These are probably the cheapest clamps you can get. Start with the half-inch pipes and increase your variety as you go. We recommend these because they are not bulky and can be used for smaller projects. You will need at least four of these.

Bar clamps

Every woodworker agrees that they use these clamps the most. Buy six-inch clamps and only buy others when necessary. Bar clamps have a variety of clamps ranging from holding stop blocks to simply providing an extra hand. Just like pipe clamps, begin with 4 bar clamps.

Strap Clamps

This may seem like an unconventional pick but as a beginner in woodworking, you will definitely require a strap clamp at one point or another. If you need to put together, say, a picture frame, the easiest most efficient way to hold it up is using a strap clamp.

Storage Solution

It goes without saying that you will need to put your tools away when you do not need them. Doing this will preserve your tools for longer and to avoid losing them. A well-designed tool storage system will go a long way in saving you time and energy looking for lost items.. There are numerous ways to store your tools such as;

  • Shelves
  • Pegboards
  • Magnetic Strips
  • Drawers
  • Storage bins
  • Storage cabinets

Storage Bins

For an absolute beginner, we assume you do not have many tools to work with. Therefore, plastic storage bins will do the job. Later, when you’ve more tools, you can build wall storage. Plastic storage bins are cheap to acquire and quite hardy.

Not to mention they do not need any building. We recommend you buy different storage bins to organize your tools according to use. For instance, you cannot mix clamps with marking and measuring tools

A workbench

Your first task as a woodworker will be to build a basic workbench. We recommend that you actually build your workbench with the tools you bought, and maybe borrow a few others. This will give you an idea of what it is like to work with your hands. You will also perfect it as you learn how to be better at your craft. This way, you can always customize it to your needs.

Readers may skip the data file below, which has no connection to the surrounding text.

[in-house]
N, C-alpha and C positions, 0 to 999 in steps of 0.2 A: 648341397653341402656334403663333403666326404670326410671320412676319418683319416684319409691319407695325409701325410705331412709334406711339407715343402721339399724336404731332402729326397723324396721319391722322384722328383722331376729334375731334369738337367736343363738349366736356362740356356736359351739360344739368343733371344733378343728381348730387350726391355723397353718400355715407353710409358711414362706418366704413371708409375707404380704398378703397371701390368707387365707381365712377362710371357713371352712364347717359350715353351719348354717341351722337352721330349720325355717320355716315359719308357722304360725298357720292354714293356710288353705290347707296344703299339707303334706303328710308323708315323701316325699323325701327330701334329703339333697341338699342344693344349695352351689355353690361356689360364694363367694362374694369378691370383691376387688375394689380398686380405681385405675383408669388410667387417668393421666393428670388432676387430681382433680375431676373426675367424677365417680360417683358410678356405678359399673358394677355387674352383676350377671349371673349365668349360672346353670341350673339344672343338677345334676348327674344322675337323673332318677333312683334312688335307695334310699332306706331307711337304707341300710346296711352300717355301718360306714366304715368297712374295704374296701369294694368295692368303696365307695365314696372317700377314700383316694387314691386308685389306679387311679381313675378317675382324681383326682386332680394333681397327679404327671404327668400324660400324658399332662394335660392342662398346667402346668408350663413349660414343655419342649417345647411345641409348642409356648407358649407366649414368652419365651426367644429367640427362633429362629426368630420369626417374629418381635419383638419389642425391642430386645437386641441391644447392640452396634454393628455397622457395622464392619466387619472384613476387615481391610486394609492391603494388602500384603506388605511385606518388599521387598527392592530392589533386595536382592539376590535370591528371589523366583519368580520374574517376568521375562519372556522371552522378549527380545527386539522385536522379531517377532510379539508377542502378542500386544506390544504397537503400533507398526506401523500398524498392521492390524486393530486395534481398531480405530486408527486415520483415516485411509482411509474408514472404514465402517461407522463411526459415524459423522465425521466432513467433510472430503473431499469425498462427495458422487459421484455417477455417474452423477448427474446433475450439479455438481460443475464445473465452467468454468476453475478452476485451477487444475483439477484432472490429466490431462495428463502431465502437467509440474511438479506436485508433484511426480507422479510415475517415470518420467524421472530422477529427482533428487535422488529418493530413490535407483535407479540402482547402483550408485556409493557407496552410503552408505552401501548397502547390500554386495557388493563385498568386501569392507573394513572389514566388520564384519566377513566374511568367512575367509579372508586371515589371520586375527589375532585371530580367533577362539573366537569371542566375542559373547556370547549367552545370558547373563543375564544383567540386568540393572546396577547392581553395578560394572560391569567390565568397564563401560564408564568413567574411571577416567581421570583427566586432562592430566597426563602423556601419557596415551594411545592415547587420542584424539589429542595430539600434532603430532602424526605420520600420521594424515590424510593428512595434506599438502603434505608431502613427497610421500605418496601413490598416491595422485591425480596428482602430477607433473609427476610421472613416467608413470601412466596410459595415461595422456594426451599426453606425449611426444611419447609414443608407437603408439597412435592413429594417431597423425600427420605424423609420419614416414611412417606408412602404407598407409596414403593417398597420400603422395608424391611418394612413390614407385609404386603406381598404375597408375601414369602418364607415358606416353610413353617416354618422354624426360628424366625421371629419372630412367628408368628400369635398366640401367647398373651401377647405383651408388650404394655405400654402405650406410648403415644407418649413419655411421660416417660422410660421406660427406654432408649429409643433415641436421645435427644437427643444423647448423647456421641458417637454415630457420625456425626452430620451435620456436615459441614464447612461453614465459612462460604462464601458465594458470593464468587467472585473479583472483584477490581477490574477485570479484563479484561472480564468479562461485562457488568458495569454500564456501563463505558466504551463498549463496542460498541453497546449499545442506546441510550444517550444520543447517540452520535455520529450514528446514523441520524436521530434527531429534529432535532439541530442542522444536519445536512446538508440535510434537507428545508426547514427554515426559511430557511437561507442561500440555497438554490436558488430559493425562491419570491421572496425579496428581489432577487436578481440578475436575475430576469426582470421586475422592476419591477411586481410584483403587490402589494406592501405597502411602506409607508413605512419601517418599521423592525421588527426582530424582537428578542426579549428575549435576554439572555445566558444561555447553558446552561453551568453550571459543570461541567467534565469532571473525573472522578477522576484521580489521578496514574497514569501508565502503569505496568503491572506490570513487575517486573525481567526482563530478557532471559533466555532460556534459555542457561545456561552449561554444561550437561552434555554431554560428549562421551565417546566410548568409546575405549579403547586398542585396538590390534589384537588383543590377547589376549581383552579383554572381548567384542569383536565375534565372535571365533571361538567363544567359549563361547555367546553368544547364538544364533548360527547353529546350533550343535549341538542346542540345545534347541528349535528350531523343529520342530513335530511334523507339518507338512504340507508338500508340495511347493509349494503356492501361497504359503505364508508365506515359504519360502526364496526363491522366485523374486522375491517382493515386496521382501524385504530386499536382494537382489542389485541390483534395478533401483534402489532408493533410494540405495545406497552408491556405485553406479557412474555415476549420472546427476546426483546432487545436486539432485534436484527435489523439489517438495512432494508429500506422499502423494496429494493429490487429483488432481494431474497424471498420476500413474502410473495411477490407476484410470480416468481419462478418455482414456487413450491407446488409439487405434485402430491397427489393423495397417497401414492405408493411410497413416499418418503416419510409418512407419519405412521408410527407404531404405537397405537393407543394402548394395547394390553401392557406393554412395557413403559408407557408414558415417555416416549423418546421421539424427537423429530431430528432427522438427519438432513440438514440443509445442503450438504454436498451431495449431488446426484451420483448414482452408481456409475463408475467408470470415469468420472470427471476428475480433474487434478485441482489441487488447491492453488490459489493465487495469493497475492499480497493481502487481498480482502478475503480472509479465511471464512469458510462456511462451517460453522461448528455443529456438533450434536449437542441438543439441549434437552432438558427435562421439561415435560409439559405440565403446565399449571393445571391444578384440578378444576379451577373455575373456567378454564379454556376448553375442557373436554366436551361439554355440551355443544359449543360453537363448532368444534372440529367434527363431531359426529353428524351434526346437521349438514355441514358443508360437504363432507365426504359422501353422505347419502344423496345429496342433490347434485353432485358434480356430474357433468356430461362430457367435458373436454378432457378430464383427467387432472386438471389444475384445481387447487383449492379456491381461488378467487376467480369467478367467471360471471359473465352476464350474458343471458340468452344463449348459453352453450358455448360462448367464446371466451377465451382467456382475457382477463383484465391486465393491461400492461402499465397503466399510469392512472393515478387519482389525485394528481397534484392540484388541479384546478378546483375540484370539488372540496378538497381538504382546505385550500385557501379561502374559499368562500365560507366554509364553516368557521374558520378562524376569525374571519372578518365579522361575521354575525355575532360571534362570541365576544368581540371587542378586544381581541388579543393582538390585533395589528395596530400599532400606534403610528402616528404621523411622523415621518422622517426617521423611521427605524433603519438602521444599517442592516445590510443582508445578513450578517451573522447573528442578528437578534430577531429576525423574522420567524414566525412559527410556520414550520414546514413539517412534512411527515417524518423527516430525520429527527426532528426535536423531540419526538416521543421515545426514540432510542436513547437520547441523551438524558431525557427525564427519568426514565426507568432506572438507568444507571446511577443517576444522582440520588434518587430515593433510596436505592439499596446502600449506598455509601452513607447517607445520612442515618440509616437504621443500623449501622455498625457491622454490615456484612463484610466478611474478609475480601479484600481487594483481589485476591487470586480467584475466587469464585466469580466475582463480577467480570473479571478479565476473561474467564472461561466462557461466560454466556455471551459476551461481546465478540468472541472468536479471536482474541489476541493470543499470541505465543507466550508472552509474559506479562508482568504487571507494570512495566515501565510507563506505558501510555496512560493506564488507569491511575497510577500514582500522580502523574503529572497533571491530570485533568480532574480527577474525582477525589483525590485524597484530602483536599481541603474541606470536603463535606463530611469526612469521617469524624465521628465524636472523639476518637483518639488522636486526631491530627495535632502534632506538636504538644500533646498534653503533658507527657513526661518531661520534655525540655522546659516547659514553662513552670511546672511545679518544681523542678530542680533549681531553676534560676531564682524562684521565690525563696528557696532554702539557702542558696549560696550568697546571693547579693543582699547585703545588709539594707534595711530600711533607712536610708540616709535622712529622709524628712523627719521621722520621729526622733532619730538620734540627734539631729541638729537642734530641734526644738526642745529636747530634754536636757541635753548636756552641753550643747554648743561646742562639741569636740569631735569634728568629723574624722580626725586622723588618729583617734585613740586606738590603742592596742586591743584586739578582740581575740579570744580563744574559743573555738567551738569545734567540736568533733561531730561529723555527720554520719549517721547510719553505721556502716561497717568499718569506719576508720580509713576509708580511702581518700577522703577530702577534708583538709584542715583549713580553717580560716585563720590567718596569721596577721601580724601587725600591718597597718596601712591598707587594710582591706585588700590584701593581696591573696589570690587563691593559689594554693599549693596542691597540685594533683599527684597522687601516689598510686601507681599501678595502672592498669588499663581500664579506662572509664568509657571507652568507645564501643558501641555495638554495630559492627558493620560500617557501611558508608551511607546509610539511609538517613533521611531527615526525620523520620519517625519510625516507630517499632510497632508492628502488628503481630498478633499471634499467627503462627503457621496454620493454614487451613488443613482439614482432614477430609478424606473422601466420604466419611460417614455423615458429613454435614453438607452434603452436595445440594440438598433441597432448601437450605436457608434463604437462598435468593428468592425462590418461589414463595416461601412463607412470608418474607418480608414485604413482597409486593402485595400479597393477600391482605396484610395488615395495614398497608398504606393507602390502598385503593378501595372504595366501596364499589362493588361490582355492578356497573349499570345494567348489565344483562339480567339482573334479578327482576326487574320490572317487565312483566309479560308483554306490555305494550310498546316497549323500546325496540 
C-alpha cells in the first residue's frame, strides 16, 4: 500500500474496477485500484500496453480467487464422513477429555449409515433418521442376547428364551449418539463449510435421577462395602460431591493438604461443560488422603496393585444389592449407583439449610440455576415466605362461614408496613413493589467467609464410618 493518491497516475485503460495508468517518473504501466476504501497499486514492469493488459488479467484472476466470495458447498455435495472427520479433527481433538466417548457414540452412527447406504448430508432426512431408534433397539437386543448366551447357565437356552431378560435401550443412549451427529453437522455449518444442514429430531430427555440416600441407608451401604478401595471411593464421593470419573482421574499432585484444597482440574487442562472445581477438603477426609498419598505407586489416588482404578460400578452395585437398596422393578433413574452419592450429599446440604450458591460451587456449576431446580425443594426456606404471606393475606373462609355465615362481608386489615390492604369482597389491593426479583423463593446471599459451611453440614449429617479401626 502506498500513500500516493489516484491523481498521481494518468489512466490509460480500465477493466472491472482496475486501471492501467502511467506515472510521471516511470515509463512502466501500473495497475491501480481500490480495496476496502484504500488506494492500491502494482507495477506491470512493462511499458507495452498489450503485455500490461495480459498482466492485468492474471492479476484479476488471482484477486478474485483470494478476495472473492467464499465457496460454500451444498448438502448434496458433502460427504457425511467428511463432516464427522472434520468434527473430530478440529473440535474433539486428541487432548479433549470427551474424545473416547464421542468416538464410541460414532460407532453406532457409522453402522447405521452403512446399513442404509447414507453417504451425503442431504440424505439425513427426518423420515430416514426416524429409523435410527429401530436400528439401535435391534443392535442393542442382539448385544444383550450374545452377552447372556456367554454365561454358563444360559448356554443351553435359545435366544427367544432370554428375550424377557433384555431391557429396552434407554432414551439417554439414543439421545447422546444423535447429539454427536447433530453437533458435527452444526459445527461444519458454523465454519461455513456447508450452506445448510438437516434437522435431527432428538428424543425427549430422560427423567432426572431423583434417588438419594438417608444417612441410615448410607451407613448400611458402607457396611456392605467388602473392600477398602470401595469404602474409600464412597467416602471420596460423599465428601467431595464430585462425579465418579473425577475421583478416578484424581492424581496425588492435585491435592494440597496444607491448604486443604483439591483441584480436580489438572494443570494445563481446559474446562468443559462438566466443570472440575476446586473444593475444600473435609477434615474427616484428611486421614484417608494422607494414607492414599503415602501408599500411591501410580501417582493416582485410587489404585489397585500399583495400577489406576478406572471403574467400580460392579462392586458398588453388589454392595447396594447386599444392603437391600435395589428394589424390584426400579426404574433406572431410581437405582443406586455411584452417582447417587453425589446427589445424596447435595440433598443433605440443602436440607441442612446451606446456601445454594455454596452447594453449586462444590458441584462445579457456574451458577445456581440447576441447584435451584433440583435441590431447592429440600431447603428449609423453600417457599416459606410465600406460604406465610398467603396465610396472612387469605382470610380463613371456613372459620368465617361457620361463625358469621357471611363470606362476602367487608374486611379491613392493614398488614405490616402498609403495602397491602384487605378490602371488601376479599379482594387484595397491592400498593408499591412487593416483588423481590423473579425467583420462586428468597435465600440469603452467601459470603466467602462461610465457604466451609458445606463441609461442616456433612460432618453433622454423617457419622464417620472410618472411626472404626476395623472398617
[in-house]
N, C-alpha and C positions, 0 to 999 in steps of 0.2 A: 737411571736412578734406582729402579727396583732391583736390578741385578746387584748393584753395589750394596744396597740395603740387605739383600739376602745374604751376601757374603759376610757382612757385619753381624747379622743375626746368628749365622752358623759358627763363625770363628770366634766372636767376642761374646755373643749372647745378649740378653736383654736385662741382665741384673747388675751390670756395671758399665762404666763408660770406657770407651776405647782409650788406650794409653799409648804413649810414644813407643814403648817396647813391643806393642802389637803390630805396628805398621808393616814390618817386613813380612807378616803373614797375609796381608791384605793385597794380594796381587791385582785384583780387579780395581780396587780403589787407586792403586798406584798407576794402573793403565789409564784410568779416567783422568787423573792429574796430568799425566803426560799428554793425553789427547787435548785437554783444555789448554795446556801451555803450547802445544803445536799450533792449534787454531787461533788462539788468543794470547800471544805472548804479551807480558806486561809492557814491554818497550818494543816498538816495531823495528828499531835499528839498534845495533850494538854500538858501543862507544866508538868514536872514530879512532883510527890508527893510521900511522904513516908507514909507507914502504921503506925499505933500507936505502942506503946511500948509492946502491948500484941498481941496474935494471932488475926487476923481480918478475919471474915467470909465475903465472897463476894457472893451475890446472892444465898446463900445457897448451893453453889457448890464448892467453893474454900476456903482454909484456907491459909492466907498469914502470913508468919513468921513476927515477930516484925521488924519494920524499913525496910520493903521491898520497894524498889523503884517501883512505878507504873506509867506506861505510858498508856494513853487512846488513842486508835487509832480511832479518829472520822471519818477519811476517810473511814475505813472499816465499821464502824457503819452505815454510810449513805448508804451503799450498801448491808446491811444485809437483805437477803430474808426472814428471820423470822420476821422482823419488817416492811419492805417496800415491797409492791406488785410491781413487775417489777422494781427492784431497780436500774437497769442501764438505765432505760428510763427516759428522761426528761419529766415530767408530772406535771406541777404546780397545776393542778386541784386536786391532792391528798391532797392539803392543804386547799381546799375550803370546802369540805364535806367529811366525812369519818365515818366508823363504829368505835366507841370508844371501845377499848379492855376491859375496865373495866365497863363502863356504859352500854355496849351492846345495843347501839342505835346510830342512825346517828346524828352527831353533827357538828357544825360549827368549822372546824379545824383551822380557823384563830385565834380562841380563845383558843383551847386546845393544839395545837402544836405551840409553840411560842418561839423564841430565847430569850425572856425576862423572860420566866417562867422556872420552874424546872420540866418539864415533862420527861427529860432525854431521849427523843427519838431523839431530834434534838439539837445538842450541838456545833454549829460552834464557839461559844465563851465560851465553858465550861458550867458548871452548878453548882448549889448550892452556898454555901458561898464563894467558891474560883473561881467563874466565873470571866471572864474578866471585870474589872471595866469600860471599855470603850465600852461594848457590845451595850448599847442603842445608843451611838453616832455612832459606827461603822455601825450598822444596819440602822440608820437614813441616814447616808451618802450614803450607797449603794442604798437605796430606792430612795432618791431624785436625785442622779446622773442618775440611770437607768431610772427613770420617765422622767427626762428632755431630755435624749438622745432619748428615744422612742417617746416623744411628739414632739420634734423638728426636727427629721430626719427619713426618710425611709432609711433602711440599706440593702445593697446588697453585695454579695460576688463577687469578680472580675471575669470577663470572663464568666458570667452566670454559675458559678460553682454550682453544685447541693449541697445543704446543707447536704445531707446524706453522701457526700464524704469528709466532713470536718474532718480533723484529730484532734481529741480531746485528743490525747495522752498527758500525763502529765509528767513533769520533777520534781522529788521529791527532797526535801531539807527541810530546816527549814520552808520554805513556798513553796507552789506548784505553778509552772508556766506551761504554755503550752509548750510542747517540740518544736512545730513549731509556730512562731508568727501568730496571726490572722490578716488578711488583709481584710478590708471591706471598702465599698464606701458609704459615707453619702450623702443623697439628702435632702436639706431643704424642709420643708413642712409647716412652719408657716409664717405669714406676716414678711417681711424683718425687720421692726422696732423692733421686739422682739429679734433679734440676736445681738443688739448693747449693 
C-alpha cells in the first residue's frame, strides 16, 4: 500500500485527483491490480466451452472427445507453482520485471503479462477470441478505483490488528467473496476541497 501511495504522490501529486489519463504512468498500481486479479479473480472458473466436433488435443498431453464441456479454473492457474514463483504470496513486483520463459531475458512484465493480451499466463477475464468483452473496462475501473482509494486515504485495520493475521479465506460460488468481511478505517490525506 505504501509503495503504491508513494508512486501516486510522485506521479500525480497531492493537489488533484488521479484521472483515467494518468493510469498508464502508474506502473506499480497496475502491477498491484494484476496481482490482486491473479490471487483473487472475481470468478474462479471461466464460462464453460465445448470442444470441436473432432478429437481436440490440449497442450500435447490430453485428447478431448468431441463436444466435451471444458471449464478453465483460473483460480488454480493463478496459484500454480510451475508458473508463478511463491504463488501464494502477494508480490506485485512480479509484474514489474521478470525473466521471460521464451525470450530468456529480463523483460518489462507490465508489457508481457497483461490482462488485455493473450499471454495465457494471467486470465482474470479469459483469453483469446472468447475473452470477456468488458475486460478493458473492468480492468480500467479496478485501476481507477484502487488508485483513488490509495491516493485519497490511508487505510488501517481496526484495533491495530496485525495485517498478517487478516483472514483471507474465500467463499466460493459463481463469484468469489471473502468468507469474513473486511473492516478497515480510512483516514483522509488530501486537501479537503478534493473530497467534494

A workbench is at its core simply a table. Build one that works with your height. A rule of thumb is that the bench should reach up to your hip joint. Decide on a length and width that is comfortable for you to get around. You will also need to determine if it will be stationary or portable around the room. It should have slots at the rear end that you will temporarily store your tools as you work.

Safety tools when working with wood

Working with tools can be a messy and even dangerous operation. Of course, go through the safety measures for using particular tools first.

  • Safety glasses to protect your eyes from dust.
  • Ear protection to protect your ears too since many of the power tools are quite noisy.
  • Put on an overall to protect your clothes and your skin when working.
  • The windows of your workshop should preferably be open for aeration.
  • regularly wipe your surfaces to avoid buildup of saw dust.

Woodworking Books

I bet you didn’t expect to find books on this list. Books remain one of the best ways to get information about any topic. Woodworking is no different. As a crafter, you will continuously learn new tricks and techniques to improve your skill. We recommend these two books for beginners;